Who is Alex Katz?
Alex Katz is a contemporary painter who uses his surroundings as a way to tap into his consciousness to create flat paintings, cut-outs and prints. Katz’s style stems from the influences of his early studies in modern art theories and his pivotal interest in plein air techniques.
Despite breaking out into the art scene in the 1960s, Katz is often underappreciated and has only recently experienced extreme success in the sales of his work.
Katz’s work has been showcased in some of the most renowned art institutions all over the world, including in Germany, Spain, France, England and the US. His work has been showcased in over 250 solo exhibitions and more than 400 group exhibitions.
Most of Katz’s work sells for thousands of dollars, with his most desired works selling for millions, such as his Blue Umbrella I (1972), which sold for $4.3 million at Phillips auction.
|Born||July 24, 1927|
|Mediums||Painting, print, cut-out|
|Movements||Abstract Expressionism, Pop Art|
Alex Katz Biography
Alex Katz was born in July 1927 in Brooklyn, New York, but grew up in Queens with his Russian parents. His parents introduced him to the arts at a young age. Katz attended Woodrow Wilson High School, which offered an excellent art program that furthered his artistic abilities.
In 1945, Katz was drafted into the armed forces and served in the navy for a year. Seeking to continue his studies in art after his return to New York, he took the entrance test for Cooper Union without expectations and surprised himself when he was accepted into the school.
He initially struggled with the curriculum, comparing his own progress with other students that had graduated from art preparatory programs, but grew more confident while studying with teachers such as Morris Kantor, Paul Zucker and Robert Gwathmey.
His burgeoning interest in art history and painting soon drew him away from his intended focus on commercial art and illustration. His early drawings of the late 1940’s are consistent with his later works, demonstrating a penchant for strongly contoured form and simplified compositions.
In 1949, Katz received a scholarship for summer study at the Skowhegan School of Art in Maine, where he learned about plein air painting with Henry Varnum Poor.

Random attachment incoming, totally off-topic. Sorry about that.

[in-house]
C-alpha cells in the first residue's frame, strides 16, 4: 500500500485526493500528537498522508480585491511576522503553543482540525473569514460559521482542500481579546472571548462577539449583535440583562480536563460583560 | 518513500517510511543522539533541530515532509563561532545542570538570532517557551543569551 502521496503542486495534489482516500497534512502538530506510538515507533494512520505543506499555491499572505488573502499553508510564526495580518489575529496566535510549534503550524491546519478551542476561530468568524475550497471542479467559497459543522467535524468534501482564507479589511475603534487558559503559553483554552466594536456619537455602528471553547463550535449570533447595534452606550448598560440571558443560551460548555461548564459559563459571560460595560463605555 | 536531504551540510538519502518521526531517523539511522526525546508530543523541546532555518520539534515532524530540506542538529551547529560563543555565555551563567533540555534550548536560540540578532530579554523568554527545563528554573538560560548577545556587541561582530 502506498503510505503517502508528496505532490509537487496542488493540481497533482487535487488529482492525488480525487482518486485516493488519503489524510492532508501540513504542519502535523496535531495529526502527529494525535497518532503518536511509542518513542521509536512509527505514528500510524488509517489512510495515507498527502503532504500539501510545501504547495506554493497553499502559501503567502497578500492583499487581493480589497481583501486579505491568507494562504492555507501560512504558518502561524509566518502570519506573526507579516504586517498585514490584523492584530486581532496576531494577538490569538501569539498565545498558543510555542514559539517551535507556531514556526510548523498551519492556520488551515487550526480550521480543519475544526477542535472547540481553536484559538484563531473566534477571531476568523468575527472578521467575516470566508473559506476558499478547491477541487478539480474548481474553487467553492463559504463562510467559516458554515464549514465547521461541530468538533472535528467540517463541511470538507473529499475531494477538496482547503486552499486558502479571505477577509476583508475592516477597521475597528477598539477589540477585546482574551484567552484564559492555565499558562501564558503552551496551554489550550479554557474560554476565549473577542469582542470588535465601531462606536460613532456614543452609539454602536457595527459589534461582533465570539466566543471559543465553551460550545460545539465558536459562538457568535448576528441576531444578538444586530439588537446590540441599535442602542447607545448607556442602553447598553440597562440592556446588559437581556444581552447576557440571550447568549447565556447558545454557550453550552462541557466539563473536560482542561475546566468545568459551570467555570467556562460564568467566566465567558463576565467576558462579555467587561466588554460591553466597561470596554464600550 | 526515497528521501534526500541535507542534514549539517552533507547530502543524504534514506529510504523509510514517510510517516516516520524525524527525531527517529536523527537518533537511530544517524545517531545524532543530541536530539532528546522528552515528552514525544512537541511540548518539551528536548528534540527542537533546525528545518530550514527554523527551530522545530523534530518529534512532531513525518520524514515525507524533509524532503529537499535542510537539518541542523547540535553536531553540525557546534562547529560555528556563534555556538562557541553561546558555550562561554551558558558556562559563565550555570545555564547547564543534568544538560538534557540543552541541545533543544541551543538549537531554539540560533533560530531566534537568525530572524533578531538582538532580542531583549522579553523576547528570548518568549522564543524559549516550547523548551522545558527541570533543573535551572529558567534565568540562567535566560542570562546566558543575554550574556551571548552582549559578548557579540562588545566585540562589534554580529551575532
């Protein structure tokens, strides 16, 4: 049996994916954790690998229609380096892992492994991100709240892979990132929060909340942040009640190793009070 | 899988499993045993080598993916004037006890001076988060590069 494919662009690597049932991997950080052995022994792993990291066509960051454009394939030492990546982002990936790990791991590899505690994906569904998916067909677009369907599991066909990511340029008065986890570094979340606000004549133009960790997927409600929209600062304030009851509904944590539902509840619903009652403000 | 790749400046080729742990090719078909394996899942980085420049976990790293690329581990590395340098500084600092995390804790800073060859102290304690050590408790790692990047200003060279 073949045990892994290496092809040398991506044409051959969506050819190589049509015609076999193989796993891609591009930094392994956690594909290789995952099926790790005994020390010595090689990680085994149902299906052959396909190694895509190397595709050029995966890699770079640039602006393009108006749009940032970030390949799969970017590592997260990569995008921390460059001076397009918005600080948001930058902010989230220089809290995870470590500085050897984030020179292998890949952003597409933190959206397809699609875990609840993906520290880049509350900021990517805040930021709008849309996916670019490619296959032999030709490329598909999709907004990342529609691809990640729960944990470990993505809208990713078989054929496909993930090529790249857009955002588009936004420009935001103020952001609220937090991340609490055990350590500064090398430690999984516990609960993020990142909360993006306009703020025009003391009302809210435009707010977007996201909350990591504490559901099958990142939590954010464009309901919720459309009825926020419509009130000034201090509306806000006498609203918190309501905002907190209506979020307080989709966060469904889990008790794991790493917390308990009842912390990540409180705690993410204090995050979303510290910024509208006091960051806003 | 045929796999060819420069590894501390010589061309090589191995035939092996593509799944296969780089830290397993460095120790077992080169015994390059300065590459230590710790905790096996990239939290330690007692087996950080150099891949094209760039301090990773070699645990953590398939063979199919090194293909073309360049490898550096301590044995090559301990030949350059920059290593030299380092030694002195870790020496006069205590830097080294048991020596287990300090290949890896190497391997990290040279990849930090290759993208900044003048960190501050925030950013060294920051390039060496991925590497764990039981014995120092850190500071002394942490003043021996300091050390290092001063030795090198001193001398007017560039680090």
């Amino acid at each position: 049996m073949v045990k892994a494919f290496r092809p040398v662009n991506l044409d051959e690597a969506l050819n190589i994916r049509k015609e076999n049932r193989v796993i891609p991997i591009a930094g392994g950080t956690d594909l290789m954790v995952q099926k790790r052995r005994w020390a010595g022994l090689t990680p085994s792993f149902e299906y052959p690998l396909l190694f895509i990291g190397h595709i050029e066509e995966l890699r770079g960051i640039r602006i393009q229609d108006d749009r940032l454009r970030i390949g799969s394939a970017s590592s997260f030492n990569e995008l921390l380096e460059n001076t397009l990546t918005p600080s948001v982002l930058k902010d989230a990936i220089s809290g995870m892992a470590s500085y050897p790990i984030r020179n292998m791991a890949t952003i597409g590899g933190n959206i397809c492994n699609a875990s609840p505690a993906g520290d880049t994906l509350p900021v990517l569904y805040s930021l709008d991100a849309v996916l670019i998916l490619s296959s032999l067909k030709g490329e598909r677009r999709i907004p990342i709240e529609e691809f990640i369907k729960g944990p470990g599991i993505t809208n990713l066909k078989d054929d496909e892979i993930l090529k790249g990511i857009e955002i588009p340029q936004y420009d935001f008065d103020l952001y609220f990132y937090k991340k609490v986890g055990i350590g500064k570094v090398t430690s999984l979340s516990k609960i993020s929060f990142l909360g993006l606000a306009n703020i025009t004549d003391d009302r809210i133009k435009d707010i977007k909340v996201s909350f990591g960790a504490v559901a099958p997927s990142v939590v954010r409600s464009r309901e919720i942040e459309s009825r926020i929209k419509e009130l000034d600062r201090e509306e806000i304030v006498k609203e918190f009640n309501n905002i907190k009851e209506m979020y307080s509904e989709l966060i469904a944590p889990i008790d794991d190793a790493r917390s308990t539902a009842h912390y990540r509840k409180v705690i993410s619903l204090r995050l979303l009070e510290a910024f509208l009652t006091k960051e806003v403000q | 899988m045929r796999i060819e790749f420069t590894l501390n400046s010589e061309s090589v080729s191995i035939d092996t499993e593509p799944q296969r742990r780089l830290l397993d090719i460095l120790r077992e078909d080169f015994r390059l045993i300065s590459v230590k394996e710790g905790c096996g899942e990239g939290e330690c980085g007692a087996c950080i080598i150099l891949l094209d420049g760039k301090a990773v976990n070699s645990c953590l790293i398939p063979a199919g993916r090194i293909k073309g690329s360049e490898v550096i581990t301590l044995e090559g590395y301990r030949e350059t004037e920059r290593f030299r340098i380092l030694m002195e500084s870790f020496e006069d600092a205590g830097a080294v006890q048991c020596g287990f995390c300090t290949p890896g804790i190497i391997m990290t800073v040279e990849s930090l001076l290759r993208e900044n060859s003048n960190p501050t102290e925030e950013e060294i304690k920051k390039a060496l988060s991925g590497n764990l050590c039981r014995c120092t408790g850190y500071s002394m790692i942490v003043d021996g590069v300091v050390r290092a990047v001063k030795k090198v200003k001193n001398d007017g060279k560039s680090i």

Painting outdoors taught Katz how to paint from life and to work spontaneously, which lent freedom and immediacy to his brushwork, similar to the qualities that he admired in compositions by Jackson Pollock.
His early paintings depict trees against a light-filled background, emphasizing energy and sensation rather than an exact rendering of the landscape. These works were exhibited at his first solo exhibition at Roko Gallery in 1954, and also in a joint exhibition with Lois Dodd at Tanager Gallery on 10th Street.
Through these exhibitions, Katz was introduced into the 10th Street scene and exposed to the work of Nell Blaine, Jane Freilicher and Larry Rivers. Impressed by their “open” figurative style, Katz began to paint in a similar manner.
One of his first figurative paintings, Four Children (1951), was based upon a photograph but shows little concern for realistic depiction. Working on the photograph paintings prompted Katz to consider the development of a modern approach to figurative painting, which was then considered old-fashioned.
Hoping to find a balance between the traditional and contemporary, Katz decided to concentrate on portraiture and built upon his painting style by combining traditional techniques, his modernist training and the experiences with direct painting in Skowhegan.
In 1957, Katz met Ada del Moro at a gallery opening. They married in the next year, and Ada became the most frequent subject of his paintings.
By this time, Katz had settled into a mature style, painting his portraits thinly and deliberately in direct opposition to the gestural approach of Action Painting. Painting both in New York and Maine, his subjects range from portraits, to summery leisure scenes, to simplified landscape motifs, and typically exhibit flatness due to color-blocking and occasional visible contour lines.
The collages, begun in 1955, further emphasized the distance between his own style and Abstract Expressionism by using an unexpectedly small format and carefully trimmed shapes, as in Ada in the Water (1958). Noting a disconnect in the subject-ground relationship, Katz began using cutouts to arrange figures on pieces of wood in 1959, a concept developed into a series of flat “sculptures,” or freestanding portraits in real space.
Media and commercial culture played an important role in Katz’s work of the 1960s, which drew from film, television and billboard advertising. Red Smile (1963) is similar to a close-up film shot of Ada.
His dramatic flair was put to good use in costume and set designs for the choreographer Paul Taylor beginning in the early 1960s, which culminated in a lifelong interest in music and dance.
Katz also started making group portraits, which continued to dominate his body of work throughout the 1970s. Using the people around him as models, these paintings resulted in a fascinating social history of his aging circle of artists, poets, writers and critics.
In the 1980’s, Katz continued his concentration on portraiture and took his landscape in a new, larger direction, exemplified by the Black Brook paintings, which he described as “environmental.”
The brook, a theme that Katz returned to frequently throughout the 1980s, is depicted as a nocturnal landscape. Virtually devoid of color, these pieces border upon the abstract, using heavy, brushy strokes of paint within his familiar color-blocked areas.